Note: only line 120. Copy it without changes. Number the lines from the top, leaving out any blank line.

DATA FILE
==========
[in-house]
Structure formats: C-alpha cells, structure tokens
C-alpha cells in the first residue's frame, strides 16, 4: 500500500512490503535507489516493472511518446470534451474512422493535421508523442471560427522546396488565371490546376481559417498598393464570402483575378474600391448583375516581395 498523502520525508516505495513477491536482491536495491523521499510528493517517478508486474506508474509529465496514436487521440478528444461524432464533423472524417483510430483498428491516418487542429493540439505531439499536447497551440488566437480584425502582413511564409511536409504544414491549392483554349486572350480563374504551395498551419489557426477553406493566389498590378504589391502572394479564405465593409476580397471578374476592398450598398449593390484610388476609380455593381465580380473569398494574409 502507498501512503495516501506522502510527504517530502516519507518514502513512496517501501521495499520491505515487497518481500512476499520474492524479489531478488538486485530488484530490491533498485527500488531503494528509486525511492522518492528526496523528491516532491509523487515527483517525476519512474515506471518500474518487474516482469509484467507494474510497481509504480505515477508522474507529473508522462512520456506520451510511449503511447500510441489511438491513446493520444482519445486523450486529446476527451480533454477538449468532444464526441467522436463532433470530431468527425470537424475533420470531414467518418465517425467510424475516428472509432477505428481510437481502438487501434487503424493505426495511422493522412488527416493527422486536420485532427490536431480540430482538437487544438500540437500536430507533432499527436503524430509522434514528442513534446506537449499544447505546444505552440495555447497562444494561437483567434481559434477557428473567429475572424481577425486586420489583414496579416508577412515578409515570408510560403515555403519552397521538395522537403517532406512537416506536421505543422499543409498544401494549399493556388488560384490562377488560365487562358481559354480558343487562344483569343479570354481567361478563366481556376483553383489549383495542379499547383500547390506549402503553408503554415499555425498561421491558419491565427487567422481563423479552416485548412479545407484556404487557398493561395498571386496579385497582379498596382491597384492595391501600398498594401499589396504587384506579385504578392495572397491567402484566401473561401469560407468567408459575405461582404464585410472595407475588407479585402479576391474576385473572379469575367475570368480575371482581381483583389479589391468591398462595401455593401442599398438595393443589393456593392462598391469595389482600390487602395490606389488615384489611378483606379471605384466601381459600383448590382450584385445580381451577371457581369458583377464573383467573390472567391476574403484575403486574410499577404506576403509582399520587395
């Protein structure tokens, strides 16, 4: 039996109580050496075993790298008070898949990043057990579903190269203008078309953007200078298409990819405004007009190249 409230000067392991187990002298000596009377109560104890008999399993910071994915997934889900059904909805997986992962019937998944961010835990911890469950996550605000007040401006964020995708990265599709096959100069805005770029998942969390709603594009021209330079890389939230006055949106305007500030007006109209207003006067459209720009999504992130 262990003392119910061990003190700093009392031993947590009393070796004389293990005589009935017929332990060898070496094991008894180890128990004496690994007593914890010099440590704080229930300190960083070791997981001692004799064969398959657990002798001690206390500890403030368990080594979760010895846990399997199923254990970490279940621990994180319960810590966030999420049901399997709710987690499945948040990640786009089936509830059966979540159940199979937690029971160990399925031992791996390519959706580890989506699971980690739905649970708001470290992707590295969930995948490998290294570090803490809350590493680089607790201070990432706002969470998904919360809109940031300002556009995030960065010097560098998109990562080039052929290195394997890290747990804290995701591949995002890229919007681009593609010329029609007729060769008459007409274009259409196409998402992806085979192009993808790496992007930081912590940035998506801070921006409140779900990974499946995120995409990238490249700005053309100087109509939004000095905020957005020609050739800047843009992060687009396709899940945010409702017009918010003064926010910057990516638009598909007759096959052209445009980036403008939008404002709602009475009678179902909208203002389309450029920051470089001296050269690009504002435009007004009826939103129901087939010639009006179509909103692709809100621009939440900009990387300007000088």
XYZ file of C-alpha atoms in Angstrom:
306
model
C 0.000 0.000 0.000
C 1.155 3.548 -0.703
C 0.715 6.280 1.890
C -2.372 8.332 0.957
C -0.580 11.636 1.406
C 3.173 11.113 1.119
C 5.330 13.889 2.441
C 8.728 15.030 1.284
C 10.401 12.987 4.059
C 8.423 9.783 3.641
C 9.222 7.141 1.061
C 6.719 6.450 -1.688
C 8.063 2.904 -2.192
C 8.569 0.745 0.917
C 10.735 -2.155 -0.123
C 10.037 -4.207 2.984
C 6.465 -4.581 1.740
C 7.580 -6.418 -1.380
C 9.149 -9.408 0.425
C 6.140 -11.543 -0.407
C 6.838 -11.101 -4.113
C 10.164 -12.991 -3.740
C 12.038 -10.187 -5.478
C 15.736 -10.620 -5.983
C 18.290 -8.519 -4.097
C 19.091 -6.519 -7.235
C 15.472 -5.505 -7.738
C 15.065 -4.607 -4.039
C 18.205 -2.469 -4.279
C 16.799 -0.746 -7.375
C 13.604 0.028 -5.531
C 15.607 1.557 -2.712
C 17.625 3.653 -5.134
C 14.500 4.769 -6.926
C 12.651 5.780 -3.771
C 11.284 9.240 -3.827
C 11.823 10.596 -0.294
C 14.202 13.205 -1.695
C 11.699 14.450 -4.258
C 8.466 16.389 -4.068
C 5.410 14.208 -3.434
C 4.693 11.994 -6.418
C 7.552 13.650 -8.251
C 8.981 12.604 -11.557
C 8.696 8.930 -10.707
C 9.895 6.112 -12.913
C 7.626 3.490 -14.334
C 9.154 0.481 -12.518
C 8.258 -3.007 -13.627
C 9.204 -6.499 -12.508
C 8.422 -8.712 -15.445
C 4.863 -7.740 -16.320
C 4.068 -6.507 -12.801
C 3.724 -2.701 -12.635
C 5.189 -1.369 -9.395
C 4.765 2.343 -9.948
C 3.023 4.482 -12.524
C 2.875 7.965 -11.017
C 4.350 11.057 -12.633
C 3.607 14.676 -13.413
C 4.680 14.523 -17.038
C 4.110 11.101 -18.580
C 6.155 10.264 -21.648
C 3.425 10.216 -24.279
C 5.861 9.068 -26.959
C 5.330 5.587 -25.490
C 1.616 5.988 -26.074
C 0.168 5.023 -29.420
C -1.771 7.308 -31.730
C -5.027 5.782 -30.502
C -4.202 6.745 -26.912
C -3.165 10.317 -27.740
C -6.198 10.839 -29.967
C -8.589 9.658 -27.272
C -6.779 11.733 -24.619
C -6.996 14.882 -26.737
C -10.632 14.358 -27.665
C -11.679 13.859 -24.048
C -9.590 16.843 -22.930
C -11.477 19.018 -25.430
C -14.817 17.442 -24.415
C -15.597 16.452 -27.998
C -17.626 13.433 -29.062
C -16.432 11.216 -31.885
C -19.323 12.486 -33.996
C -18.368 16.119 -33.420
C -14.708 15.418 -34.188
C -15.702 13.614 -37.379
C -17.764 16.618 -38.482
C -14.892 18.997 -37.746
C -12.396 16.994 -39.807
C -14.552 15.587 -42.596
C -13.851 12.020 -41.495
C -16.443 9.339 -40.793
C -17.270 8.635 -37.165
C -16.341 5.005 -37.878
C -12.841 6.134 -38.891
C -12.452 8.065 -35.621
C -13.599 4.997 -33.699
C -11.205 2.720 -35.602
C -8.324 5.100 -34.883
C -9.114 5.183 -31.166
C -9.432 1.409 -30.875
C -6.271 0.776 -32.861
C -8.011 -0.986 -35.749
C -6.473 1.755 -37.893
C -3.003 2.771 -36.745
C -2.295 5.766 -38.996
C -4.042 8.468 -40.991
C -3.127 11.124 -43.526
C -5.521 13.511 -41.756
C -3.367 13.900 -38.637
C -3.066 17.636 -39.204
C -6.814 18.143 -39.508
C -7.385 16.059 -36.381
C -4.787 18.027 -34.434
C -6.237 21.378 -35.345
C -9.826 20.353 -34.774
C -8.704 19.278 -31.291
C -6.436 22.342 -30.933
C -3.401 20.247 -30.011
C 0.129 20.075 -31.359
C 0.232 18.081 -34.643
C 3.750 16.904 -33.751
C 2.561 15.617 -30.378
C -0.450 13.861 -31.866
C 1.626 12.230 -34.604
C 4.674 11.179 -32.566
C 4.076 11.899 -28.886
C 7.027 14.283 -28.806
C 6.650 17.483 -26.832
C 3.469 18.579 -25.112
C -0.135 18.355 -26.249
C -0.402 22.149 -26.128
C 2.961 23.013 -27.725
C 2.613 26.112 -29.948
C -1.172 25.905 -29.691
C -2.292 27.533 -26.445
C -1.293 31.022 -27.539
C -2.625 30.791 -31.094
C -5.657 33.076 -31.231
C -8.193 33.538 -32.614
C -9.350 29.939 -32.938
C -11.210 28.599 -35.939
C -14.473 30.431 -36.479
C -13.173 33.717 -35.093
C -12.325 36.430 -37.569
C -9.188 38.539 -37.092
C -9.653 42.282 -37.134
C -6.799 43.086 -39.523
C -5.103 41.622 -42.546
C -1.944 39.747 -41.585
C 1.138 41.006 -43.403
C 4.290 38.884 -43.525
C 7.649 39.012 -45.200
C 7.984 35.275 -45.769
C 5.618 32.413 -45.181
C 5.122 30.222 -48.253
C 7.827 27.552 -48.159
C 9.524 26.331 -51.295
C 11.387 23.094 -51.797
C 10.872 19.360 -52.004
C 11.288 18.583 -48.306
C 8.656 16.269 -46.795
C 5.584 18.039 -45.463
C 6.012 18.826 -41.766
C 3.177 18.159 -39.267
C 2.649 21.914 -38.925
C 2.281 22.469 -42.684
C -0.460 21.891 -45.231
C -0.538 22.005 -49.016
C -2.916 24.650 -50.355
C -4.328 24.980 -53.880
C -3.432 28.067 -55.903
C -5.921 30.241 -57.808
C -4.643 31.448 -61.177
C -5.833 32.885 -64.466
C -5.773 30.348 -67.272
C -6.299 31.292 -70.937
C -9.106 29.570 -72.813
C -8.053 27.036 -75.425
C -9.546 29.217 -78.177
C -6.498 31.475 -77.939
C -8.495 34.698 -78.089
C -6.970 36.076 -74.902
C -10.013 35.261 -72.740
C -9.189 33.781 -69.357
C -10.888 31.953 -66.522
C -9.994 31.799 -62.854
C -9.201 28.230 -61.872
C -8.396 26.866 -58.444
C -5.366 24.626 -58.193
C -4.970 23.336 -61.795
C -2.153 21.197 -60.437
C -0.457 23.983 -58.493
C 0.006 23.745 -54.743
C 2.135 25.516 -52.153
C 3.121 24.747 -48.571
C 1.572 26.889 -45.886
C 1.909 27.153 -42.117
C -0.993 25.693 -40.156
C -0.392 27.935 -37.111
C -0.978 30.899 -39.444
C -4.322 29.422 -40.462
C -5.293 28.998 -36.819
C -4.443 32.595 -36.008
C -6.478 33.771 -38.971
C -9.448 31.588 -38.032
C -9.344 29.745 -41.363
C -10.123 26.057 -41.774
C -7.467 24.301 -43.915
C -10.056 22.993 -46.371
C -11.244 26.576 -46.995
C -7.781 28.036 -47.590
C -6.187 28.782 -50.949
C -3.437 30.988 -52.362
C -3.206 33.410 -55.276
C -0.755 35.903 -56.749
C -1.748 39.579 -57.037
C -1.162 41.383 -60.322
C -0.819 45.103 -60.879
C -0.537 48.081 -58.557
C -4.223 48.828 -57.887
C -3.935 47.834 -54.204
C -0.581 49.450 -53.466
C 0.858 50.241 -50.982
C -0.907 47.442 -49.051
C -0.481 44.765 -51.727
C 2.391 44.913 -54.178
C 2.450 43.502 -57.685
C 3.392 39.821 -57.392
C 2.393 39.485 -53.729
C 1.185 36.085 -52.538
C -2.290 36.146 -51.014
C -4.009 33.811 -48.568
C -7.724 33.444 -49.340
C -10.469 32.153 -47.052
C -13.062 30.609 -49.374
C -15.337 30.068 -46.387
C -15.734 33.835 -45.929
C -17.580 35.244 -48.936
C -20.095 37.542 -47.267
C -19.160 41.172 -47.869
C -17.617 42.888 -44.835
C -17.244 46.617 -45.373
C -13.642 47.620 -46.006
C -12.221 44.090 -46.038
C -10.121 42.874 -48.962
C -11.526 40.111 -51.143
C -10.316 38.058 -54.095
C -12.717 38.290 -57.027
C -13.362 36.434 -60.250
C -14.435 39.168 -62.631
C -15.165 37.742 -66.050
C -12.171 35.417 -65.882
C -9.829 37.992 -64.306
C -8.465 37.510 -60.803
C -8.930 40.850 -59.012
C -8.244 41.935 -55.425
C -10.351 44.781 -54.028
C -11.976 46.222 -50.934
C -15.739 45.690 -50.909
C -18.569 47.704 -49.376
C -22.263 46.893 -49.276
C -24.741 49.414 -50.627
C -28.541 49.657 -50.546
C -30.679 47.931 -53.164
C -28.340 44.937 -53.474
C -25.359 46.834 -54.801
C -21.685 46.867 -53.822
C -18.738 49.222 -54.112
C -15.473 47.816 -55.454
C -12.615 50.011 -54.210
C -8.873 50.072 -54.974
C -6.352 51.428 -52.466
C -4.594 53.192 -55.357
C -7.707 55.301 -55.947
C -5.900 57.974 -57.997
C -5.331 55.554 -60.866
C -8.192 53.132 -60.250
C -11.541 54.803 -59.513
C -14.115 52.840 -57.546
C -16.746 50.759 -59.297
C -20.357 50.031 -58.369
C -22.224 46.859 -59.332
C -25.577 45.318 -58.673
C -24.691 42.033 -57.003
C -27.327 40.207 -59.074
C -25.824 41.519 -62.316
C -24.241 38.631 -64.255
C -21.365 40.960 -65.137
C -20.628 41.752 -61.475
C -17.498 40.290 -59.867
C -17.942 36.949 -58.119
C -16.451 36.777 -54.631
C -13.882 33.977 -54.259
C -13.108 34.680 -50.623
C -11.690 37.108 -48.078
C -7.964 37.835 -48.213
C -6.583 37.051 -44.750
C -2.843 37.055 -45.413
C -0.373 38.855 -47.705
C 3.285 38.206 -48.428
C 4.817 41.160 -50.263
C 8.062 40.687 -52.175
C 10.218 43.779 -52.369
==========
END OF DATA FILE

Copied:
C -3.066 17.636 -39.204